The Fifth Sunday in Ordinary Time
Job and Paul, Simon and his mother-in-law: they each had their own life experiences, and we heard a little about each of them in this morning’s readings. But what’s even more important than their experiences is what they made of them in the presence of God, and to say that is to speak of prayer. Prayer is the thread that unites all of our life experiences, and in that sense, each of the readings this morning has something to say about prayer.
Prayer, like life itself, begins with God, who enables Job to say everything he does in the book of Job, including his gentle reminder to God in the first reading: Remember that my life is like the wind, or, as The Message Bible translates it, “God, don’t forget that I’m only a puff of air!” That was how God inspired Job to pray, but God’s answer was hidden in the fact that Job said something to God at all. That made it a prayer, and the fact that the prayer was recorded in the bible shows that God encourages us to keep praying throughout everything that happens to us, just as Job did. Prayer is never a monologue; it’s always a dialogue, even if the person praying and the God who answers are both silent.
In the Gospel we have an example of vocal prayer and also, I think, of silent prayer. Simon’s mother-in-law lay sick with a fever. They immediately told him about her. There’s a note of solicitude and hope in their voices, and just sharing their desire with Jesus is already a form of prayer. But the great example of silent prayer (after Jesus himself) is Simon’s mother-in-law, in bed with a fever. She teaches us that when the tongue is unable to express itself, the heart can do so, and the eyes can speak by their tears. Her prayer took the form of an unspoken appeal that went straight to the heart of Jesus. (And here I would say that we can be so busy seeing the miracles as signs that we forget to think of them as works of love).
At any rate, Jesus could not resist the silent prayer of this woman. He approached, grasped her hand, and bestowed his strength on her weakness, healing her as he would heal each of us. She had already been a woman of prayer, but when Jesus healed her out of love for her, her prayer became a dialogue of love. The dialogue did not cease when her silent prayer was answered, it only took another form. We are told, and she waited on them. When the love of God really takes hold of a person, as it did with this woman, it clothes not only the intellect but all the senses, and the whole person becomes a hand that serves and an ear that listens, and only our refusal to love can separate us from our dialogue with God.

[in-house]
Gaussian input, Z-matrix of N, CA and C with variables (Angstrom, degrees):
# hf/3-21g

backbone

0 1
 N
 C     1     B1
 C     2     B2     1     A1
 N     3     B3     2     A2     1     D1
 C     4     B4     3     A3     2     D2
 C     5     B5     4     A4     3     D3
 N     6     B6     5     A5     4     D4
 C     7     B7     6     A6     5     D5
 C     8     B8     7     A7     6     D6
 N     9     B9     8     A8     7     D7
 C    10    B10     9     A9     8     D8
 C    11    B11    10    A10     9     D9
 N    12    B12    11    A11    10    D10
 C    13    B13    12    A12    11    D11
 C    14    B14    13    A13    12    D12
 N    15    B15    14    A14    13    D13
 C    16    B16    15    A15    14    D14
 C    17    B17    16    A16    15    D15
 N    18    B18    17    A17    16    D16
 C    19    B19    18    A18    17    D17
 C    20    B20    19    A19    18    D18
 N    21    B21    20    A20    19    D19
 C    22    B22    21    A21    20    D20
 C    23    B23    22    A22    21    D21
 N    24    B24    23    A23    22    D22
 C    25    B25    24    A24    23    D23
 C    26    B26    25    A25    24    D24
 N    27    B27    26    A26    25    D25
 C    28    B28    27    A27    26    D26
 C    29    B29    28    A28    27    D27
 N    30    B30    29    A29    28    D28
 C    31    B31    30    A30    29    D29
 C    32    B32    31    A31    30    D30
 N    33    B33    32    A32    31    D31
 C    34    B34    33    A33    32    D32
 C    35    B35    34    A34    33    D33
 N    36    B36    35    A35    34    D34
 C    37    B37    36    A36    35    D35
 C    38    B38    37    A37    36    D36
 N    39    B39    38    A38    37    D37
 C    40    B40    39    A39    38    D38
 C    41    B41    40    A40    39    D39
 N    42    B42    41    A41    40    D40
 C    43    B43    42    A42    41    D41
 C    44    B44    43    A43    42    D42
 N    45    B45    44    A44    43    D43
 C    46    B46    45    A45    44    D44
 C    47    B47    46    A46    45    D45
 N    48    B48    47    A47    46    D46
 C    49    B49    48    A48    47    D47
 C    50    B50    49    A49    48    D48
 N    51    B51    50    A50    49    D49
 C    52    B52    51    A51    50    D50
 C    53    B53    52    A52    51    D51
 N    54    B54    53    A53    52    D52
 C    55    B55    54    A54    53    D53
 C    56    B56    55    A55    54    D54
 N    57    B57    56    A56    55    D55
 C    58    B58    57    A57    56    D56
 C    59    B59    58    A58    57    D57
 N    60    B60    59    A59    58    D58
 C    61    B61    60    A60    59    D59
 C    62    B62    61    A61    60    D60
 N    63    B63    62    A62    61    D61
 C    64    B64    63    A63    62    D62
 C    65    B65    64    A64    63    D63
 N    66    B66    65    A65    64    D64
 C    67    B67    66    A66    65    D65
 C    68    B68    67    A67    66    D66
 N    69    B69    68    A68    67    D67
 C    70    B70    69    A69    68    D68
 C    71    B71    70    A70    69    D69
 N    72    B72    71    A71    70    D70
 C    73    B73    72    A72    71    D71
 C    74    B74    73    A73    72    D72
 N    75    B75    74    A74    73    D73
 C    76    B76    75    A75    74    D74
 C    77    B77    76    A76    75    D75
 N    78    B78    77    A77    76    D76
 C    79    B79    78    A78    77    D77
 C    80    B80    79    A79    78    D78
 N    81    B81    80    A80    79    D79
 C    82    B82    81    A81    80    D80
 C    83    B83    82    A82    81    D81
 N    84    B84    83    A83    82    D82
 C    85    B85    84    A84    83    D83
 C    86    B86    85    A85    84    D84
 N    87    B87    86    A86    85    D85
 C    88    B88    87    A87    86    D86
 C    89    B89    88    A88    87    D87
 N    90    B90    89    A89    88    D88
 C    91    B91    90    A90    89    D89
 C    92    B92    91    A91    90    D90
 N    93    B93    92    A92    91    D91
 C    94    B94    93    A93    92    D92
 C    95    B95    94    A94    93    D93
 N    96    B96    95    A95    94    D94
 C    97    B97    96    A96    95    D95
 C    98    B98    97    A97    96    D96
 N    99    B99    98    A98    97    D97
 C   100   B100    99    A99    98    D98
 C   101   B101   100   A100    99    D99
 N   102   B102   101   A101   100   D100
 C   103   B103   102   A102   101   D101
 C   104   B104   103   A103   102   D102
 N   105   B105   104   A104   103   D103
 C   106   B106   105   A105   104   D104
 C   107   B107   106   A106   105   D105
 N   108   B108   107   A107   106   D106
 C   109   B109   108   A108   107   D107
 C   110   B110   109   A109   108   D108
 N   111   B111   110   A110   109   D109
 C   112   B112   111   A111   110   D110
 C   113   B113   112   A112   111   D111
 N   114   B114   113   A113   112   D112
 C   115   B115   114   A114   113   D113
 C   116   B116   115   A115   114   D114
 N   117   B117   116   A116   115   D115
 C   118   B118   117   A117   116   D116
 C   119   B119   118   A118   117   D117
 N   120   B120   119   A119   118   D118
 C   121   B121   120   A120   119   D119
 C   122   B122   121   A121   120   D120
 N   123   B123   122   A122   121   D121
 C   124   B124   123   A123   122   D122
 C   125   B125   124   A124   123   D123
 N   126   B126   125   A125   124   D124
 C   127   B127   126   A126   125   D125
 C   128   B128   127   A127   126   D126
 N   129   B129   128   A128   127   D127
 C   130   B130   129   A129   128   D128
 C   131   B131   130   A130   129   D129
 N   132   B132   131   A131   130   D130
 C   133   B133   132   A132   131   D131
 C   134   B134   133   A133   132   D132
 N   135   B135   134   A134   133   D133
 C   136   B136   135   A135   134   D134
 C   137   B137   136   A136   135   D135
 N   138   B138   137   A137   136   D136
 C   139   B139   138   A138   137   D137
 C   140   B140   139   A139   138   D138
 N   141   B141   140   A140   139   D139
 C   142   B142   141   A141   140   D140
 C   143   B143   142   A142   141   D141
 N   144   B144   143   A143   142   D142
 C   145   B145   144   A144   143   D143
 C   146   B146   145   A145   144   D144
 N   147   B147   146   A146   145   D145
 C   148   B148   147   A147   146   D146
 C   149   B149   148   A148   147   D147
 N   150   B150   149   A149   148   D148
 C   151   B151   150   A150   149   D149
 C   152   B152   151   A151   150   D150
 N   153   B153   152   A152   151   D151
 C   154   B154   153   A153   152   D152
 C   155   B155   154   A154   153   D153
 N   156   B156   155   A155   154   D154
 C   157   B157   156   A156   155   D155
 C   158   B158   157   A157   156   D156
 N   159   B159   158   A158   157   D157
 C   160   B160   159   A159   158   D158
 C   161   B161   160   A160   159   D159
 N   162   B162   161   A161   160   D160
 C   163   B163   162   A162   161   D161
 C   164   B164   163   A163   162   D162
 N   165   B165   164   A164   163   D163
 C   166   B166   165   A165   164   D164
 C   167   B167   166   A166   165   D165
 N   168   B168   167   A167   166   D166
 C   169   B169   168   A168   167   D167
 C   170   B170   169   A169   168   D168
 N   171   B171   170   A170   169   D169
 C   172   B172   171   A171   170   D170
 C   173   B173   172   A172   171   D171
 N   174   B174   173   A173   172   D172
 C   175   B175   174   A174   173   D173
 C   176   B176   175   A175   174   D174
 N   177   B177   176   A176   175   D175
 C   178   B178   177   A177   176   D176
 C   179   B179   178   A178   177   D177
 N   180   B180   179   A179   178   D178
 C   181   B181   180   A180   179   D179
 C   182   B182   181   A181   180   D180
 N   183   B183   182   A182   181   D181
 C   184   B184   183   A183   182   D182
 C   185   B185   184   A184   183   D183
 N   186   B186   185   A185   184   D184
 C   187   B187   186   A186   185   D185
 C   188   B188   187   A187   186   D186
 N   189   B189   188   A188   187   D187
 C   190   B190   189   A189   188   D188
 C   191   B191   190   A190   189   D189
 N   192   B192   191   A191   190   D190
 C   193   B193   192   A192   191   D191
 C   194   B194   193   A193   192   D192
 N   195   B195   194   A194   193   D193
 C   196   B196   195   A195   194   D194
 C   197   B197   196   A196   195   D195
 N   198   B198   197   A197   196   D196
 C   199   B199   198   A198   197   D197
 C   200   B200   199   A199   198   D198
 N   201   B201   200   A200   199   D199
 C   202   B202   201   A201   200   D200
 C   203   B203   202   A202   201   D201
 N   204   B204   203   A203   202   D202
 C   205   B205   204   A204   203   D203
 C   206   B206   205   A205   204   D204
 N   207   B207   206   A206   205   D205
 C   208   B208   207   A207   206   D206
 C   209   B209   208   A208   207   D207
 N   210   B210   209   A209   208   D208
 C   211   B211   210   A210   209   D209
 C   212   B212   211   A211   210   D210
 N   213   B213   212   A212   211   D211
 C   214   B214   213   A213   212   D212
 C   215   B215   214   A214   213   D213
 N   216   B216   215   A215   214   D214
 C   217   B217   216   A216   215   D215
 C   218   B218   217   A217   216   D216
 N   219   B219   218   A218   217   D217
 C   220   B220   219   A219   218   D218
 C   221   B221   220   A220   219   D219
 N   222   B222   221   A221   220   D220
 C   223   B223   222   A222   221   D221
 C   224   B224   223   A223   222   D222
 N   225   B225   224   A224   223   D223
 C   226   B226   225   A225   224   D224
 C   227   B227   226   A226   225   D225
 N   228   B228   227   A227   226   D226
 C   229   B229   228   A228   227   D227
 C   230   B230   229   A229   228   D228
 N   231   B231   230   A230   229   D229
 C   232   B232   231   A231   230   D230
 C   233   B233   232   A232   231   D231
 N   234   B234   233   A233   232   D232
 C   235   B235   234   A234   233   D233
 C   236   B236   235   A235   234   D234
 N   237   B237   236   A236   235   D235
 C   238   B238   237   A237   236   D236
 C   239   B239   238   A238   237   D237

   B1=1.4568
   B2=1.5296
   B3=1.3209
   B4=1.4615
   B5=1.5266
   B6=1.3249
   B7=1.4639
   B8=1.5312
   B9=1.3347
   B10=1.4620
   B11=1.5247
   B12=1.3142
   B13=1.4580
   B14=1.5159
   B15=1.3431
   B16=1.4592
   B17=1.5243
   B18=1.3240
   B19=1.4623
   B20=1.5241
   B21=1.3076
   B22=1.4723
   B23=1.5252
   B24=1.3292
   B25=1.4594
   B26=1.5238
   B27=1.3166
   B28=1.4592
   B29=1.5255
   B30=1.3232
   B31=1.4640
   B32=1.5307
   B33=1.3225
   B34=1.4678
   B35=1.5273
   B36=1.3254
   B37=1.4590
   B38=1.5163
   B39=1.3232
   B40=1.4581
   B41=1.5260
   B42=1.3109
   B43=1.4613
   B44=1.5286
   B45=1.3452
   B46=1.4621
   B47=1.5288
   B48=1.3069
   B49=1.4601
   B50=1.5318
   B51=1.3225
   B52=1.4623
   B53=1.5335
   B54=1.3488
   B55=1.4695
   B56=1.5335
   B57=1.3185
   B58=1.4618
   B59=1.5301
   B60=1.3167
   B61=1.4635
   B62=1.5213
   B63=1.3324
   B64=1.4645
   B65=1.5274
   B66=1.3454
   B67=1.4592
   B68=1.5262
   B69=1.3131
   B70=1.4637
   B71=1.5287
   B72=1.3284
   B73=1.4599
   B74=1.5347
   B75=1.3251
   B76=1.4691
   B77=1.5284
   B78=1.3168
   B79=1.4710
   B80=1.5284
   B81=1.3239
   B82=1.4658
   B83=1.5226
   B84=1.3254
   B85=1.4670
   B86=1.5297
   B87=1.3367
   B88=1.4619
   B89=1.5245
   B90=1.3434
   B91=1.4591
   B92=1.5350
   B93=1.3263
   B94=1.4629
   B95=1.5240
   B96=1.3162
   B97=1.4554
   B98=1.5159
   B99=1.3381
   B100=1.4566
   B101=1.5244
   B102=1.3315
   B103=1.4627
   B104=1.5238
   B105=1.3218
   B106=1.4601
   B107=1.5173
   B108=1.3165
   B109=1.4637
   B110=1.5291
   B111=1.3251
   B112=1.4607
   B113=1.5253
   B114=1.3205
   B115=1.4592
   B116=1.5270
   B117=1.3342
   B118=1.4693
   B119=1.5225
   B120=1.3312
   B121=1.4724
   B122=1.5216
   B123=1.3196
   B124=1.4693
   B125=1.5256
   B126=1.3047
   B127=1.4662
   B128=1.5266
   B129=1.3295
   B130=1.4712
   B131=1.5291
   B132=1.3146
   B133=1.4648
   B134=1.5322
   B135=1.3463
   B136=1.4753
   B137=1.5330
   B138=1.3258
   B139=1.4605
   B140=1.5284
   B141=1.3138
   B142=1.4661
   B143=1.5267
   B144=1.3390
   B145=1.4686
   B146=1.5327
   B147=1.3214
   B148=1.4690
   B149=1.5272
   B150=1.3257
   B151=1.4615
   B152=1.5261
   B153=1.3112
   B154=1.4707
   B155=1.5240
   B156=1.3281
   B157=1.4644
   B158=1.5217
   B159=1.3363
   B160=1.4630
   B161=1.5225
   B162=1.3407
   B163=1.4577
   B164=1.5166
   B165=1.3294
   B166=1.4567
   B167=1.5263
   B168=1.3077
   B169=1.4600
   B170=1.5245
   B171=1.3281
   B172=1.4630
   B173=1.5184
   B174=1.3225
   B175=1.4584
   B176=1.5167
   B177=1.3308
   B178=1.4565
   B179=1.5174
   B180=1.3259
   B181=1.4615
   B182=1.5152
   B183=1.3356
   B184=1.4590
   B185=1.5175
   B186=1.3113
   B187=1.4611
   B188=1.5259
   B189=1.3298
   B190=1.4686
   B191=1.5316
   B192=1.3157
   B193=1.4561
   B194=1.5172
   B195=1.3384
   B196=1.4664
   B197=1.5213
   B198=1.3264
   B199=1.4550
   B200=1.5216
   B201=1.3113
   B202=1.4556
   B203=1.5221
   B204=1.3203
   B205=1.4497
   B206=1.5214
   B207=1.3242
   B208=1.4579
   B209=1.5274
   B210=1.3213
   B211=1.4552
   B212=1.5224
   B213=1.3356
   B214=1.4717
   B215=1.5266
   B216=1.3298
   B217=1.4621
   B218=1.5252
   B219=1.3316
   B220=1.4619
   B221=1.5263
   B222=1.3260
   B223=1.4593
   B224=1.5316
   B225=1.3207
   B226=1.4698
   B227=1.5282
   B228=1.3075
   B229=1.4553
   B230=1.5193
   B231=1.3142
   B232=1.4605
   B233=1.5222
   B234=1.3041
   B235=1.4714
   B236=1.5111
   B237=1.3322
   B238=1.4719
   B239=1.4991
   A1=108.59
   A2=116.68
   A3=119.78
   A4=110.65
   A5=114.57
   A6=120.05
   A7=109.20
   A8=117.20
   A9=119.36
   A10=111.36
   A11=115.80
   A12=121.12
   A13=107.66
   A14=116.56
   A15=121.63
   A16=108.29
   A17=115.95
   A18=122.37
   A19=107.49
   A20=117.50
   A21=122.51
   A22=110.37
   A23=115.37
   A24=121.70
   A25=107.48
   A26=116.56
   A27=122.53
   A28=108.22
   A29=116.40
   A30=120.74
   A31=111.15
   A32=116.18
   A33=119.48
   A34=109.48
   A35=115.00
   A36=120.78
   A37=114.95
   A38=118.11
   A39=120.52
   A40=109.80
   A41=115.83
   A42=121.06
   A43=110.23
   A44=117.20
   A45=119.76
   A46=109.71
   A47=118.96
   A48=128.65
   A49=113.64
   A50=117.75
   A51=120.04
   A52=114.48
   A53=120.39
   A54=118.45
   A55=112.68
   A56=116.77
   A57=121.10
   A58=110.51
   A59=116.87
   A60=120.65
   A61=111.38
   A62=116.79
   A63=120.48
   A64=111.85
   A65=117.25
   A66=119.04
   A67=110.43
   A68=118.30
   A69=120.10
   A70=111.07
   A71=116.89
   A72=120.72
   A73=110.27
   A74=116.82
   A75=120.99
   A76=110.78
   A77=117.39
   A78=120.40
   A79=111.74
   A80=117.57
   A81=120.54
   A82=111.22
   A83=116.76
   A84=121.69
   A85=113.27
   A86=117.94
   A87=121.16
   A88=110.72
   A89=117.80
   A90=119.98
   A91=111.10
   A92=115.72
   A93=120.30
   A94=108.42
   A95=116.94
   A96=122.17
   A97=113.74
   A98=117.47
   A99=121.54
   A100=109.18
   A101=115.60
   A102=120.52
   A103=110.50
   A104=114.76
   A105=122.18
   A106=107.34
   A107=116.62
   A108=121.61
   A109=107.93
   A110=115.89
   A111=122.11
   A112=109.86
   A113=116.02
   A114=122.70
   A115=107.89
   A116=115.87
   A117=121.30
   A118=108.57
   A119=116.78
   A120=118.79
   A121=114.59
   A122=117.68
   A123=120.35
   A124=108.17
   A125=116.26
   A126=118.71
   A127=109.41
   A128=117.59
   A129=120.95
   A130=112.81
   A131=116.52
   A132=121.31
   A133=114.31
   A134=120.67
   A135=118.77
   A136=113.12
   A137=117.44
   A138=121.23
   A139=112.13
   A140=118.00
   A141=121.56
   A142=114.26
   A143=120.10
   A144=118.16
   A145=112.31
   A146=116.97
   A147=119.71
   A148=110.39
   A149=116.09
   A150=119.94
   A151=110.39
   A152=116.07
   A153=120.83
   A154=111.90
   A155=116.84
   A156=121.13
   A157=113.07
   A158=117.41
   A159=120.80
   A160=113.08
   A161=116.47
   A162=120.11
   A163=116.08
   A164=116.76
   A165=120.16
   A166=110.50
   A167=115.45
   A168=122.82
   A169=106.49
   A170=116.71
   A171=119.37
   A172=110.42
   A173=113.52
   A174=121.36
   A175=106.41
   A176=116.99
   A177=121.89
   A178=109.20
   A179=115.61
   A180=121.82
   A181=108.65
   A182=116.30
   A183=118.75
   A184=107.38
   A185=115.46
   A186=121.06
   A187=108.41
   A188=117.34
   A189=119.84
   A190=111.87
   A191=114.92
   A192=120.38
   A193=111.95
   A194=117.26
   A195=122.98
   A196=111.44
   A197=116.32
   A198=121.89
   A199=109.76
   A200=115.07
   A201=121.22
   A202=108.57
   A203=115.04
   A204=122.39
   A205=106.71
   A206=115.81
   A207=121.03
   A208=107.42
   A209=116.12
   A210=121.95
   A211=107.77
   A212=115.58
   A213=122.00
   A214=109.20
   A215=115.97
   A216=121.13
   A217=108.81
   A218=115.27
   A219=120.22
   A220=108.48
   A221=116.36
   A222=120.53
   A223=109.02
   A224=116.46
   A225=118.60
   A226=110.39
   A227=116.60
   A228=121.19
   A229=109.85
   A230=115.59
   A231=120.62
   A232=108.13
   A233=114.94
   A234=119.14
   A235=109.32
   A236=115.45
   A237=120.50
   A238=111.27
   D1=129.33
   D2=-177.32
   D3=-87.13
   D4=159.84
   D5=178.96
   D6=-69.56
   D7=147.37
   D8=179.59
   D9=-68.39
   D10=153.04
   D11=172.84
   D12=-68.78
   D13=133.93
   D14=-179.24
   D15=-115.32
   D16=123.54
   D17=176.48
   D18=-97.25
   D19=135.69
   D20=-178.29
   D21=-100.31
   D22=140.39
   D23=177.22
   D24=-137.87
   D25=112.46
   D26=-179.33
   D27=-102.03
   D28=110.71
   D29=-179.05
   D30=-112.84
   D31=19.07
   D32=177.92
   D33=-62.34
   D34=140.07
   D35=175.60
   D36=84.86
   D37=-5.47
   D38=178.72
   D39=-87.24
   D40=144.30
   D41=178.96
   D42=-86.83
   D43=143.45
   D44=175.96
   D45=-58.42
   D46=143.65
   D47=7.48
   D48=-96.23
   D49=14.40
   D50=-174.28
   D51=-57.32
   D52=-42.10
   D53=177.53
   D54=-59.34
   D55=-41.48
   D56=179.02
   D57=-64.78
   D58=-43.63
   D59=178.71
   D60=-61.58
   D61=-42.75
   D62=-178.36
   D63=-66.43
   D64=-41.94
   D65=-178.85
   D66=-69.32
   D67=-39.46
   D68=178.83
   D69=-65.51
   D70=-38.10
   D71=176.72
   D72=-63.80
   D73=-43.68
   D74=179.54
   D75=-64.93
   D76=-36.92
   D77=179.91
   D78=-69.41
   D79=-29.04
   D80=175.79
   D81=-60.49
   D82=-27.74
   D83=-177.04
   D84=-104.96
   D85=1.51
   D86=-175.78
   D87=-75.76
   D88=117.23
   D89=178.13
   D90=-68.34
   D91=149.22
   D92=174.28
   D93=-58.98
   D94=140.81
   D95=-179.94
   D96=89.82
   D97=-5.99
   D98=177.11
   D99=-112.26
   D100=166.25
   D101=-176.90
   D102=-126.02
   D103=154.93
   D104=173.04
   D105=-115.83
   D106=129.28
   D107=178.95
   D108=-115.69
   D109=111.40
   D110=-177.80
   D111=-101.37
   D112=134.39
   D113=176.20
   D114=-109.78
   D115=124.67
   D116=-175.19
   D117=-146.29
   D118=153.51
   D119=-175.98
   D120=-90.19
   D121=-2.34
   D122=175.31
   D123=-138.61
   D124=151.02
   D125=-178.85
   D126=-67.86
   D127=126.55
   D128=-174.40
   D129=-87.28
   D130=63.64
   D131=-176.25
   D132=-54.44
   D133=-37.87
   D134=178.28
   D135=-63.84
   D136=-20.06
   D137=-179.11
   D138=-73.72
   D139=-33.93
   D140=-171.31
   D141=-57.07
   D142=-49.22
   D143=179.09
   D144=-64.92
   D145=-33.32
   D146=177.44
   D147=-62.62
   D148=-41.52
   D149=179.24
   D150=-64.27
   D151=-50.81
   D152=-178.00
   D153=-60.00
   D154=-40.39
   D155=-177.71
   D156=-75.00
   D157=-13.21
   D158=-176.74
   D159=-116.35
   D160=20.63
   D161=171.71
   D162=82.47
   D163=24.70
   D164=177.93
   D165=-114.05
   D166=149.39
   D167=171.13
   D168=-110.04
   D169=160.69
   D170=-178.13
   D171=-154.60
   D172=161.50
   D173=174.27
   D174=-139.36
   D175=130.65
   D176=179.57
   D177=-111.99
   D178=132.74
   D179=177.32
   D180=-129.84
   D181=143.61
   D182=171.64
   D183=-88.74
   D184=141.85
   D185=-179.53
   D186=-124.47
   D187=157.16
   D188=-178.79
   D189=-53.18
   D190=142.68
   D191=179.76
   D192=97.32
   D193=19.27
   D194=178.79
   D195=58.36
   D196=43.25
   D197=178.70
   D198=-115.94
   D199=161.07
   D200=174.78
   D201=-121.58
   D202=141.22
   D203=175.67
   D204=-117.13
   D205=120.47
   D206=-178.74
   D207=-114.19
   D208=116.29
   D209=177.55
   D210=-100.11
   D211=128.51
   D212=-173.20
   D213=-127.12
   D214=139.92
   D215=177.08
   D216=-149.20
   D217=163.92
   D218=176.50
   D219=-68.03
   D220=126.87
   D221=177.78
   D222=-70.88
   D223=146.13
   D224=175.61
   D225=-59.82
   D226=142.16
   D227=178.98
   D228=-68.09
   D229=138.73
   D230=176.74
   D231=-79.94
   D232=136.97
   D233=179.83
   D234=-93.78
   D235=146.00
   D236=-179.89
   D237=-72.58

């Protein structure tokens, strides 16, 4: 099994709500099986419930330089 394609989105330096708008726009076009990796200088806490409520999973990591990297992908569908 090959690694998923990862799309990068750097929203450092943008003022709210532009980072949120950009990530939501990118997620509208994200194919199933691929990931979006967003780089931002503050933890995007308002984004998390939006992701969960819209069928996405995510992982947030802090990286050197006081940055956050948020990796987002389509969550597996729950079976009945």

St Paul too had already been a man of prayer like Job. But when Jesus called him by name on the road to Damascus, his prayer became a dialogue of love. The love of Christ overwhelms us, he was later to write, perhaps with that experience in mind. And as with Simon’s mother-in-law, God’s love in Christ clothed not only Paul’s intellect but all his senses, and the whole person became a hand that writes and a tongue that speaks: If I preach the gospel, this is no reason for me to boast, for an obligation has been imposed on me – a work of love, like the miracles of Jesus. Nothing in the world can separate Paul from his dialogue of love with God, neither his lack of payment for preaching the gospel, nor the weakness of others in responding to it. He still keeps on praying for the sake of the gospel, so that I too may have a share in it.
Job and Paul, Simon and his mother-in-law: all of these people are persons of prayer. They presented themselves to God the Father with confidence, knowing that they were constantly being invited and drawn to their Creator. We can even say that they – and we – were created for prayer, for sharing in God’s love. We have only to allow the love of God to overwhelm us, to break down our hardheartedness and unconscious prayerlessness.
And how can our spirit not break into prayer when we contemplate the immensity of the love of God, which drove him to humble himself and allow himself to be broken, first on the cross, and then in every Eucharist?
“Take and eat”, he says. “My Lord and my God”, we pray.